Coronavirus Capacity Update Week Forty One: The last week has probably been one of the most depressing ever in the aviation industry as a series of airlines reported billion-dollar quarterly losses, major carriers announced large redundancy programmes and more and more scheduled airlines revealed plans to cut capacity by up to 30% over the IATA winter season. The loss of another one million seats takes total global capacity down to 55.6 million, 52% of both the January base point and last year’s weekly total.
On the good news front travel bubbles are being tested and already bursting as travellers arriving within a bubble then catch a domestic flight to a destination outside of the bubble. Surely whoever thought about such bubbles had worked through some of the more obvious tactics travellers would use to get from A to B. Similar bubbles from Singapore to Hong Kong are in development and UK nationals are now singing their hearts out with travel to the Canary Islands now permitted. And more than one million people were processed through TSA security points on Sunday the 18th October which is a positive trend over recent weeks.
Forward looking capacity remains optimistic given that we have seen a steady trend over the last month of capacity falling by around a million seats a week but at some point the tide has to turn, doesn’t it?
Chart 1 – Scheduled Airline Capacity by Week Compared to Schedules Filed on 20th January 2020 & Previous Year
The three largest capacity regions all reported week on week reductions all seeing around half a million fewer seats on sale this week. Western Europe is now creeping backwards to just over 40% of capacity on sale in January and with IAG’s recently announced capacity cuts yet to be reflected in the data the chances are that it will fall below that point by the end of November. The regional bright spot continues to be South Asia where more capacity has been introduced in both India and Bangladesh and if that capacity can stick in the market it will obviously be a welcome development.
Eastern Europe has seen the largest week on week decline of over 10% or some 225,000 seats as the Russian Federation saw just under 150,000 seats removed and the Ukraine some 27,000. Secondary spikes of Covid-19 are seeing airlines cut capacity perhaps quicker than during the first infection period and we should not be surprised to see more capacity cuts in those markets reporting increased infection rates in the coming weeks.
.Table 1 – Schedule Airline Capacity by Region
India continues to move up the country chart into third place as a consequence of another 270,000 seats being added with some 12% growth placing the country amongst the fastest growing major markets in the world. Only three of the top ten country markets saw an increase in capacity week on week.
Impressively, the United Kingdom re-entered the top ten by not seeing as heavy capacity cuts as both Spain and Germany which are now in 13th and 14th places respectively; Spain reporting 7% fewer seats and Germany 11%. With Vietnam in eleventh position and within 14,000 seats of the UK this week’s appearance may be no more than a brief visit to the top ten.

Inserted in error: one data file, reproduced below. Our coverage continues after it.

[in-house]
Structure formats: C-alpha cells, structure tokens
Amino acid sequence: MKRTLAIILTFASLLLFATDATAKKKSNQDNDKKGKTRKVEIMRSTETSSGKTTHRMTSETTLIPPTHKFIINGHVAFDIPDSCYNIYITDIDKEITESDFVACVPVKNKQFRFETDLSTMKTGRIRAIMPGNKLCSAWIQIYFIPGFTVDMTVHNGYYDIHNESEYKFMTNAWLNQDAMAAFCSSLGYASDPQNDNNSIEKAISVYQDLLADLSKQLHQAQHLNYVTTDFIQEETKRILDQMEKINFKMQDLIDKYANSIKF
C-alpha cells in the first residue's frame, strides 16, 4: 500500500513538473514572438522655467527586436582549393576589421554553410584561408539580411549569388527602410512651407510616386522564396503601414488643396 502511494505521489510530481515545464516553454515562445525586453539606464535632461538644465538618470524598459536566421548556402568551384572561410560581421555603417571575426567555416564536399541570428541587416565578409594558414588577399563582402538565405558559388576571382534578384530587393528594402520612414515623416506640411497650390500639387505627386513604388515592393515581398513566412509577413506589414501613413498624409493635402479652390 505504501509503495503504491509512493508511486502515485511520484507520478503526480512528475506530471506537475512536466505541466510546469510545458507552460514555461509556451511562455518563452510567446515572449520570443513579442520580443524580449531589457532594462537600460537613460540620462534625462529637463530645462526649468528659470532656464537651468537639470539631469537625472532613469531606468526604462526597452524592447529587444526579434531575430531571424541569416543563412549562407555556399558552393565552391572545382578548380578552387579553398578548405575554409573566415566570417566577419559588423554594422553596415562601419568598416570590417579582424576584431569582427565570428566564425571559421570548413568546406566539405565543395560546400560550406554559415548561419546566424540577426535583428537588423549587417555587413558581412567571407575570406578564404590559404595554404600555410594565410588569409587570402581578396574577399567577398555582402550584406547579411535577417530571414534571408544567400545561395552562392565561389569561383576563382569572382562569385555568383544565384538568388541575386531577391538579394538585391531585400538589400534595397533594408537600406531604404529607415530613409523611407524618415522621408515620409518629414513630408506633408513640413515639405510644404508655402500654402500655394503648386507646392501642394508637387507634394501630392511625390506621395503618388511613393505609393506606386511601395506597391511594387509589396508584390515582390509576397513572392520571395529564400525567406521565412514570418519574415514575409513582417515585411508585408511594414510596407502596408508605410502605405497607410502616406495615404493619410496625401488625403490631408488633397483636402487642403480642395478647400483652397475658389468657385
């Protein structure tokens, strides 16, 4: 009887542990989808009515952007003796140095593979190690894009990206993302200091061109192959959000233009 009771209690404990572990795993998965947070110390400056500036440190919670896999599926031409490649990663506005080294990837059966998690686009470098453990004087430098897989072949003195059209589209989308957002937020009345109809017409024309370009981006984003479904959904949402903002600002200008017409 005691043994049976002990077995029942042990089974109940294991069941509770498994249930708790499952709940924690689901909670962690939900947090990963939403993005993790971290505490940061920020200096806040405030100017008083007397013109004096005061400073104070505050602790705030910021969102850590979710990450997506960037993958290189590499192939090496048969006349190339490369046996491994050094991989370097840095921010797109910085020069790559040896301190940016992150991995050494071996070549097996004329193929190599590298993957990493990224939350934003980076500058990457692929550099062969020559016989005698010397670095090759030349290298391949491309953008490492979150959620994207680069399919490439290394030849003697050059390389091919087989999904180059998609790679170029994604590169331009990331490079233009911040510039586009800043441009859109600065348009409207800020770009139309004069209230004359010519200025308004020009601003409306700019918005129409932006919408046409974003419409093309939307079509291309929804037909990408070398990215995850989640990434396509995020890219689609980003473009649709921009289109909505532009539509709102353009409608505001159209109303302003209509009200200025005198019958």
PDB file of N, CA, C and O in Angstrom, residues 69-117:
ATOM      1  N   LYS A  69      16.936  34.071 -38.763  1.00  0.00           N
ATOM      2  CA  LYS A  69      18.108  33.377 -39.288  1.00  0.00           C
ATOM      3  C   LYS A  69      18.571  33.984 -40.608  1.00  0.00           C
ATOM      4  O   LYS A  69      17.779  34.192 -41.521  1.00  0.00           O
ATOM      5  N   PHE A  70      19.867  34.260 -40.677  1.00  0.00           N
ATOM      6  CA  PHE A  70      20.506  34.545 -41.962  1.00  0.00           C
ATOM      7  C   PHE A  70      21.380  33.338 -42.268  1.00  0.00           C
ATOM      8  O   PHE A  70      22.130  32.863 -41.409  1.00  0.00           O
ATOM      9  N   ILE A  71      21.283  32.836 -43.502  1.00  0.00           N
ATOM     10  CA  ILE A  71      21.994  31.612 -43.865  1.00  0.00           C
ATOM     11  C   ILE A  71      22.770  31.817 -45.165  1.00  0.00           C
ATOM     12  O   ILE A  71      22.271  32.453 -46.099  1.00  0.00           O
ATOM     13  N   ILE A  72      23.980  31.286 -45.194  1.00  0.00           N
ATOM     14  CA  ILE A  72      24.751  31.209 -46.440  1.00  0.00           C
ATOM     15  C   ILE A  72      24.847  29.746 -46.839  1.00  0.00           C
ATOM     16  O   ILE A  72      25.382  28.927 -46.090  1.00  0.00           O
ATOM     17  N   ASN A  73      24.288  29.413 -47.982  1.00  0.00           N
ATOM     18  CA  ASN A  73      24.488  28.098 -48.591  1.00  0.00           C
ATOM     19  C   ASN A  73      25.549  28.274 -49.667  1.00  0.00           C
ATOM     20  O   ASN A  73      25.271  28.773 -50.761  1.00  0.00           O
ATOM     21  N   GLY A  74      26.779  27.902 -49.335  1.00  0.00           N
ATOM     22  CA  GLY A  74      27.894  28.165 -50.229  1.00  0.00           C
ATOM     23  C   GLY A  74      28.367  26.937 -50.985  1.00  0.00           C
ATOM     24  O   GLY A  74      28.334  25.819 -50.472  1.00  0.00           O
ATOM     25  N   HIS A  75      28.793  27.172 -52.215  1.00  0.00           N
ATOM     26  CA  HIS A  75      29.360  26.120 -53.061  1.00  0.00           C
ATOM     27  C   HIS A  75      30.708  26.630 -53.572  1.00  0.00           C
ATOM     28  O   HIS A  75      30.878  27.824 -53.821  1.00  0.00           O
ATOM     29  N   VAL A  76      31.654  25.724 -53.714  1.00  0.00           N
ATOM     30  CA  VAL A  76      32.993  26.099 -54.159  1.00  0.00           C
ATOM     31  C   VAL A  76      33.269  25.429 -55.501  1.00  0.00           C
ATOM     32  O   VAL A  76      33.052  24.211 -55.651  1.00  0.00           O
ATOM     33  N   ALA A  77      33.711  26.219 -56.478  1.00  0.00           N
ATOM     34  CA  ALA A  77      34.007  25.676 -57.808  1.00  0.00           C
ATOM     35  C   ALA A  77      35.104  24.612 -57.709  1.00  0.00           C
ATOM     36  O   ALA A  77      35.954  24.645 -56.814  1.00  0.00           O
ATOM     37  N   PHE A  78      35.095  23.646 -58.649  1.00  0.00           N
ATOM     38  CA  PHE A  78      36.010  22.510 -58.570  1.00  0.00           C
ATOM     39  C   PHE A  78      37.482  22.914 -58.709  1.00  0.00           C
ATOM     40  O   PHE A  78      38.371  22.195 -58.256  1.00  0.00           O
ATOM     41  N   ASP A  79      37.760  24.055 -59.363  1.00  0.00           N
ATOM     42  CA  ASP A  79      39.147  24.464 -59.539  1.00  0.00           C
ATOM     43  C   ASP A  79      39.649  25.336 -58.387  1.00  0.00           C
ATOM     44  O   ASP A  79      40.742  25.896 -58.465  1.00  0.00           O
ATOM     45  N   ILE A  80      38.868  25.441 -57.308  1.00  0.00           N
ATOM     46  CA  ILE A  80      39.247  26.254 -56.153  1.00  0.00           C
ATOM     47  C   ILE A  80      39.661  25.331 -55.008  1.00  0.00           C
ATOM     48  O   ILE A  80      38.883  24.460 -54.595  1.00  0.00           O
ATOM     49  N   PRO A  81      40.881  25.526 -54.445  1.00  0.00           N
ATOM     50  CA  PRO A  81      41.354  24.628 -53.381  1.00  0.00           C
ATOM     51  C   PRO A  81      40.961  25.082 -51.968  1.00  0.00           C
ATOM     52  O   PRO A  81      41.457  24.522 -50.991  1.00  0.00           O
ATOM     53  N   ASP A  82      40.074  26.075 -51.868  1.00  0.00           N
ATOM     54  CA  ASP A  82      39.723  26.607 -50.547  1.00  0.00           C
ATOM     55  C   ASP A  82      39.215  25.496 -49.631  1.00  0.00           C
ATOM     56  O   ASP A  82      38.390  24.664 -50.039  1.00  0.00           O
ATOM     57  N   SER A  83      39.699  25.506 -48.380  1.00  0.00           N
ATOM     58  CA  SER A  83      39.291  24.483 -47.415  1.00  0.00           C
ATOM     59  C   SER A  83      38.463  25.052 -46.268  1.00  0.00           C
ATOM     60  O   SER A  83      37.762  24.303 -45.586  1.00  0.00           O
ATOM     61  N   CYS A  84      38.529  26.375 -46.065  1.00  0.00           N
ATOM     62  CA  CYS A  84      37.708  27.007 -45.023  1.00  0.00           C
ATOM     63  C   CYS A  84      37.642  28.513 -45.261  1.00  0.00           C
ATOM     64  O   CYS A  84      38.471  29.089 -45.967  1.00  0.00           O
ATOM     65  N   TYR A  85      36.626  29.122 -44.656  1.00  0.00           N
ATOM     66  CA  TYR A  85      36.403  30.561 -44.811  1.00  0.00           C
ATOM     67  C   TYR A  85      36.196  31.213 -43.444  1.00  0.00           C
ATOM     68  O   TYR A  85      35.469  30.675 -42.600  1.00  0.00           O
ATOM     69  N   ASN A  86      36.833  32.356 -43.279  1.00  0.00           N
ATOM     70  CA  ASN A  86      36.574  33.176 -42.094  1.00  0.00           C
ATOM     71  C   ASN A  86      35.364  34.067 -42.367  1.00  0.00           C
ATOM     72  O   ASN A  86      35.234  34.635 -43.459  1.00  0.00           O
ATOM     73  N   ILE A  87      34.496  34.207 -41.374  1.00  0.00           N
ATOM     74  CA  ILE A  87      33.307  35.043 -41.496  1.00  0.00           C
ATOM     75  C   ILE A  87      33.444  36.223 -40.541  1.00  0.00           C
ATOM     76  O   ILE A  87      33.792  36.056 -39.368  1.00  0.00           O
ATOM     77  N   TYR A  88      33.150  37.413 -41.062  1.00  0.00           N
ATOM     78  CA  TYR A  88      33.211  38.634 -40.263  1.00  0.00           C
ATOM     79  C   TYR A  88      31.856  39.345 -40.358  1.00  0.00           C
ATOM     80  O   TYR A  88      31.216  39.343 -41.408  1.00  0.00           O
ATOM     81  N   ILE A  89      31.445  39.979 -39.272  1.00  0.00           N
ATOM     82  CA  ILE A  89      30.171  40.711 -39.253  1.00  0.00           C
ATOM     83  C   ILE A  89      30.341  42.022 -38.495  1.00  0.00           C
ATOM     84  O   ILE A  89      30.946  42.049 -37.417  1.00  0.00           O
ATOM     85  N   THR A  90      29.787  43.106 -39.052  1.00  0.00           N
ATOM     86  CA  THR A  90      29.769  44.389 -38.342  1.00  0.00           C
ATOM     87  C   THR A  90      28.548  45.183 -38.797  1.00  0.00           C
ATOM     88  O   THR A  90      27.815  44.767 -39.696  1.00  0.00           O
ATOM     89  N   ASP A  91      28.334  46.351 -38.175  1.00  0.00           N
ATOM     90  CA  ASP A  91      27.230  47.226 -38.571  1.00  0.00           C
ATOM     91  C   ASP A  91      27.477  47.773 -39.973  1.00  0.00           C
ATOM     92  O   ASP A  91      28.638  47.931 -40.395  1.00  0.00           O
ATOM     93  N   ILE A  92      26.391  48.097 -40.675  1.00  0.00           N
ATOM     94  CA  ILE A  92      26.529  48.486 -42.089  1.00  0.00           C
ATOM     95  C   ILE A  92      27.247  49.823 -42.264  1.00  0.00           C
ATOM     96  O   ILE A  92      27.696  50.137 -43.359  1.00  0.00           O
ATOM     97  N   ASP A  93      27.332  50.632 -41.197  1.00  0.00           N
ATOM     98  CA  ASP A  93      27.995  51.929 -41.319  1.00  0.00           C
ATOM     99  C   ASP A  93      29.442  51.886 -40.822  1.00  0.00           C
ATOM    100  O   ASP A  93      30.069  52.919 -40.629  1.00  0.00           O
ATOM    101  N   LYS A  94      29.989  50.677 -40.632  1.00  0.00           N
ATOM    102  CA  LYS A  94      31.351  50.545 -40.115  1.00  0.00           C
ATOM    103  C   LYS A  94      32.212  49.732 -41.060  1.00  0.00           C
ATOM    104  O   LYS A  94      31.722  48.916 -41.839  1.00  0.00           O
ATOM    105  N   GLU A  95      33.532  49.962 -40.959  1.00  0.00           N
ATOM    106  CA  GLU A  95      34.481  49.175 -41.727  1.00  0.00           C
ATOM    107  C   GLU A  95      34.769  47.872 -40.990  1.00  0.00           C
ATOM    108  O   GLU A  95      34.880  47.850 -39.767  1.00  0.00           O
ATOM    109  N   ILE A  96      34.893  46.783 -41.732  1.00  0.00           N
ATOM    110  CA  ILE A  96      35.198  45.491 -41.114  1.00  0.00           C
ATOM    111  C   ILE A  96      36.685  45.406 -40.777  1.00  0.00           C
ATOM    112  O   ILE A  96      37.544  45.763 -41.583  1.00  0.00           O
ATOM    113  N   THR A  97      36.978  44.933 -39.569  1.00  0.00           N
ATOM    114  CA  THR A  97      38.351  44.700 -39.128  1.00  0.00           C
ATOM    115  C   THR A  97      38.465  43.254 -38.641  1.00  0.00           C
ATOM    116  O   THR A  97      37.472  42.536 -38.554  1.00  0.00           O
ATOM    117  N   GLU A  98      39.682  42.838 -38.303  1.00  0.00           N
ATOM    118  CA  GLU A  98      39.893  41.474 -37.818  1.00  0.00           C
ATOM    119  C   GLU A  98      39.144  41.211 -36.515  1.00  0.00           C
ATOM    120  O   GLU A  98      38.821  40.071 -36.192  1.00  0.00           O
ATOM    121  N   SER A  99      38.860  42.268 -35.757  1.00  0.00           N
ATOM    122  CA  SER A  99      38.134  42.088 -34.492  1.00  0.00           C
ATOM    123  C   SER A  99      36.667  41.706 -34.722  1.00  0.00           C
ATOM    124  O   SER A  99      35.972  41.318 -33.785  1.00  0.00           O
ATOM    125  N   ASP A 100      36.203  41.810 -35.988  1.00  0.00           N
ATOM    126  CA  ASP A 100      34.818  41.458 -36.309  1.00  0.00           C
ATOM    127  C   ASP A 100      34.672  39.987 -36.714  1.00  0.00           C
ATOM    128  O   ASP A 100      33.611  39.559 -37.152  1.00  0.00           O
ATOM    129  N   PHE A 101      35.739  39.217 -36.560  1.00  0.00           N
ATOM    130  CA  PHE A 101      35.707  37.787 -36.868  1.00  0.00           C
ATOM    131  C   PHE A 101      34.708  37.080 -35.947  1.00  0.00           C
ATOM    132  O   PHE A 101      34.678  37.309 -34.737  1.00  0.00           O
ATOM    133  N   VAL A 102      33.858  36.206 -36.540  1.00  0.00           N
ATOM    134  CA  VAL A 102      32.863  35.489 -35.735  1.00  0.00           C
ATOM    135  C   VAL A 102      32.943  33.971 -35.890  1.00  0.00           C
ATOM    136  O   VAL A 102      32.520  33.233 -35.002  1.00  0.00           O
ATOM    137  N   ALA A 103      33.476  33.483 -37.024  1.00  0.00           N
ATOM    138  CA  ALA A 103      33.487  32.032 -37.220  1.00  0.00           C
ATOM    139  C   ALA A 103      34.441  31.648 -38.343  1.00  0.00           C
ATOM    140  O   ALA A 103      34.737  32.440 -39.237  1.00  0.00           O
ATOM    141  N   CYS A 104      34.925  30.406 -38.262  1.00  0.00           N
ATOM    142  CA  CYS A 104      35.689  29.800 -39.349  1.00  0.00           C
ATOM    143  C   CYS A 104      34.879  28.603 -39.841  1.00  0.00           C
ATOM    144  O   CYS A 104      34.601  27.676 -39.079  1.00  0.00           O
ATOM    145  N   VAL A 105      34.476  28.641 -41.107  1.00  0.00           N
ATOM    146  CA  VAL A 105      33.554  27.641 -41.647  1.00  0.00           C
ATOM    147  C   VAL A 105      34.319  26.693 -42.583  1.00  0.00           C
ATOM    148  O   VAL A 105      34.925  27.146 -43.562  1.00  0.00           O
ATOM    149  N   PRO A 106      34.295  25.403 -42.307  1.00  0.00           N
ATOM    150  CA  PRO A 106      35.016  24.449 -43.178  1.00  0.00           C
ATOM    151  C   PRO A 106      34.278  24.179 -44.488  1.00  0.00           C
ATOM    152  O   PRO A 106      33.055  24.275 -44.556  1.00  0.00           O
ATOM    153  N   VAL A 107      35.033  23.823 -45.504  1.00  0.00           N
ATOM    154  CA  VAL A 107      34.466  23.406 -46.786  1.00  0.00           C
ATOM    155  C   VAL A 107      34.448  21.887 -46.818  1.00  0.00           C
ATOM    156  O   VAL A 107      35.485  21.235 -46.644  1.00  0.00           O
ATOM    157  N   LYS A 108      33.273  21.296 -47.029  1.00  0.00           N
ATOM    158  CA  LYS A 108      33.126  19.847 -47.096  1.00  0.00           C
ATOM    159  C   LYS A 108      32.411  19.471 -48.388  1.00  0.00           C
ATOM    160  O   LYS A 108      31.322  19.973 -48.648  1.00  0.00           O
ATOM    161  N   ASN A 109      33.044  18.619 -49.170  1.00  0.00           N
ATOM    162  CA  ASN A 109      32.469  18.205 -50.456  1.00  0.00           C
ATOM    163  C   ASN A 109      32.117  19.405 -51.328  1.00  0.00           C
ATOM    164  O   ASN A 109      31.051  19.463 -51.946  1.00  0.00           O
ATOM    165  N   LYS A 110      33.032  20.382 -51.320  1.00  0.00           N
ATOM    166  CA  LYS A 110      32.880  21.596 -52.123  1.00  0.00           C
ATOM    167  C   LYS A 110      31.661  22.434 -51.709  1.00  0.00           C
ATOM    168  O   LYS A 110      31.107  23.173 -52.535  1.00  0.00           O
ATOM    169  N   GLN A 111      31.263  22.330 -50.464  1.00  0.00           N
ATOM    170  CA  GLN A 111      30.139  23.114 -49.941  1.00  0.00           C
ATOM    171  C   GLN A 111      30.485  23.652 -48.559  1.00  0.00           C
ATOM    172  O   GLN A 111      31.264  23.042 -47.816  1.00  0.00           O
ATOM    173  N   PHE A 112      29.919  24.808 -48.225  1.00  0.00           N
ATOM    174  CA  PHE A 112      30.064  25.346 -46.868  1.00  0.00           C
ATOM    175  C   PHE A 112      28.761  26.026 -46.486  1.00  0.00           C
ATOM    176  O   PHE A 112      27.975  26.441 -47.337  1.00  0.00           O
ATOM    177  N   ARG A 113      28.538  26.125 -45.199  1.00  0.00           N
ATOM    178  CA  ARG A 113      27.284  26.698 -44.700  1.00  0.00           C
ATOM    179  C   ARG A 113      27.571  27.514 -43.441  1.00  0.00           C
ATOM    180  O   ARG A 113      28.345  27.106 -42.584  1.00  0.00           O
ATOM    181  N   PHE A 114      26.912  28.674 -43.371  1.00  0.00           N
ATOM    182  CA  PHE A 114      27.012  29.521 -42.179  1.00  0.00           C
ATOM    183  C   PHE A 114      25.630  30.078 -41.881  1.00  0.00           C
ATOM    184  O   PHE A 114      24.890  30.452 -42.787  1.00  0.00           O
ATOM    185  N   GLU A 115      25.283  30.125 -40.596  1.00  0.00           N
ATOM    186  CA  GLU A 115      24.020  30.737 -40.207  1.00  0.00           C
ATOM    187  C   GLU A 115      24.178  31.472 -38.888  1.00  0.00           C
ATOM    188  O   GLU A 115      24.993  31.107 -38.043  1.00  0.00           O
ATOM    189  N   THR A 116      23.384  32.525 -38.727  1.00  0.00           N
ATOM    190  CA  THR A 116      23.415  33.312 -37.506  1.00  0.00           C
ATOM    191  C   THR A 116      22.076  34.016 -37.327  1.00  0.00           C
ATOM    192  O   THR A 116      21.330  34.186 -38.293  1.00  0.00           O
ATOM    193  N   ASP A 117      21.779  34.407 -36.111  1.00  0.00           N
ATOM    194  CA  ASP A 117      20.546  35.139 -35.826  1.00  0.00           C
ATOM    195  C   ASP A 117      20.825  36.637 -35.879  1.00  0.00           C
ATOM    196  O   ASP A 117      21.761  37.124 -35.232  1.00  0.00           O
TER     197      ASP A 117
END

Table 2- Scheduled Capacity, Top 10 Countries Markets
Let’s hope Delta Air Lines hadn’t planned a campaign about last week’s news that they were the largest airline in the world; they’ve lost that position already to China Southern and have slipped back to third place with American Airlines in second. The top ten airlines look pretty settled now with some “distance’ to eleventh placed Shenzhen Airlines. Ryanair may well fall out of the grouping once their latest round of capacity cuts have been reflected in the database.
Amongst the largest twenty airlines in the world the fastest growing carrier this week was LATAM who added back a further 5% capacity but continue to only operate one-third of their January schedules as they emerge out of Chapter 11 and the Latin American market begins to recover.
The last week has seen plenty of coverage of the tough conditions facing both Cathay Pacific and Singapore Airlines. Cathay Pacific are currently operating just 18% of their pre Covid-19 levels and for Cathay Dragon the situation is even worse at just 8% as their historic reliance on the China market impacts and current restrictions frustrate any hope of a recovery. For Singapore Airlines the current recovery rate of 10% and continuing costs and commitments to adverse fuel hedges has led to the carrier using a large chunk of the funding they received from shareholders earlier in the year. Worrying times indeed for both airlines; will the proposed airbridge solve the problem?
Table 3- Scheduled Capacity Top Ten Airlines
On the 31st August the planned scheduled capacity for October amounted to some 356.7 million scheduled seats to be operated; the total at the end of the month is closer to 255.0 million; a reduction of 104 million seats over a relatively short planning horizon. For airlines to be axing nearly one-third of planned capacity at between one-and two-months’ notice is a worrying statistic as we head into the winter season.
And of course, we are now in the first week of the IATA winter season for those of you in the dark about such things. Last winter there were some 2.242 billion scheduled seats operated, this winter we currently have some 1.762 billion loaded for sale; a 22% reduction in capacity. If we managed to keep the current capacity level that would be quite some achievement from where we are today, more realistically we could yet see nearly half a billion seats removed in the next five months.